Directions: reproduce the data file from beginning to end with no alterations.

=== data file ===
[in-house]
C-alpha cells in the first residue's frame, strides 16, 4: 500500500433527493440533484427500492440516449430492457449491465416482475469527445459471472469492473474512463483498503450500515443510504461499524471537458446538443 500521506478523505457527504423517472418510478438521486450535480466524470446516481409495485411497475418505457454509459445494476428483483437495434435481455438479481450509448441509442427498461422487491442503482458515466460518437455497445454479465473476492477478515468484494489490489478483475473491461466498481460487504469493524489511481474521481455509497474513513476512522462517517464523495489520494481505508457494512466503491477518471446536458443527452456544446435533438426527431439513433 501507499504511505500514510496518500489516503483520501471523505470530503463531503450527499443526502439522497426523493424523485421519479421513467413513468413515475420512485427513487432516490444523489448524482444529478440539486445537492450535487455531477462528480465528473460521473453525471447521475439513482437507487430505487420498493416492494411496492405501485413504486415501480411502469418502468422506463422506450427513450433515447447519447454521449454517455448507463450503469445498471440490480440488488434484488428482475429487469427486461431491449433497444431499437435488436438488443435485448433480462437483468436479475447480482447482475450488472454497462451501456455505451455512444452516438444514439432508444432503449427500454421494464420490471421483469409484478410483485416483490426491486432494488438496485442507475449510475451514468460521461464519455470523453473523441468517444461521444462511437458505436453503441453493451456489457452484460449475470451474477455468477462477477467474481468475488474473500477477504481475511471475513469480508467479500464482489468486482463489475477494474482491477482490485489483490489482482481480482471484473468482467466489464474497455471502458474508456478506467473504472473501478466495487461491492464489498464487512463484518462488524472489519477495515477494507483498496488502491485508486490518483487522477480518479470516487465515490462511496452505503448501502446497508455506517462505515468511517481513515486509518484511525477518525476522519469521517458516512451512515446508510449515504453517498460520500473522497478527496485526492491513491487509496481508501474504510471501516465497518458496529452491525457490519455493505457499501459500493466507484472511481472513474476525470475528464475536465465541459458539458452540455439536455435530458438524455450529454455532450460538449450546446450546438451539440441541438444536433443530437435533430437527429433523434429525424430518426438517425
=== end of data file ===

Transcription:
[in-house]
C-alpha cells in the first residue's frame, strides 16, 4: 500500500433527493440533484427500492440516449430492457449491465416482475469527445459471472469492473474512463483498503450500515443510504461499524471537458446538443 500521506478523505457527504423517472418510478438521486450535480466524470446516481409495485411497475418505457454509459445494476428483483437495434435481455438479481450509448441509442427498461422487491442503482458515466460518437455497445454479465473476492477478515468484494489490489478483475473491461466498481460487504469493524489511481474521481455509497474513513476512522462517517464523495489520494481505508457494512466503491477518471446536458443527452456544446435533438426527431439513433 501507499504511505500514510496518500489516503483520501471523505470530503463531503450527499443526502439522497426523493424523485421519479421513467413513468413515475420512485427513487432516490444523489448524482444529478440539486445537492450535487455531477462528480465528473460521473453525471447521475439513482437507487430505487420498493416492494411496492405501485413504486415501480411502469418502468422506463422506450427513450433515447447519447454521449454517455448507463450503469445498471440490480440488488434484488428482475429487469427486461431491449433497444431499437435488436438488443435485448433480462437483468436479475447480482447482475450488472454497462451501456455505451455512444452516438444514439432508444432503449427500454421494464420490471421483469409484478410483485416483490426491486432494488438496485442507475449510475451514468460521461464519455470523453473523441468517444461521444462511437458505436453503441453493451456489457452484460449475470451474477455468477462477477467474481468475488474473500477477504481475511471475513469480508467479500464482489468486482463489475477494474482491477482490485489483490489482482481480482471484473468482467466489464474497455471502458474508456478506467473504472473501478466495487461491492464489498464487512463484518462488524472489519477495515477494507483498496488502491485508486490518483487522477480518479470516487465515490462511496452505503448501502446497508455506517462505515468511517481513515486509518484511525477518525476522519469521517458516512451512515446508510449515504453517498460520500473522497478527496485526492491513491487509496481508501474504510471501516465497518458496529452491525457490519455493505457499501459500493466507484472511481472513474476525470475528464475536465465541459458539458452540455439536455435530458438524455450529454455532450460538449450546446450546438451539440441541438444536433443530437435533430437527429433523434429525424430518426438517425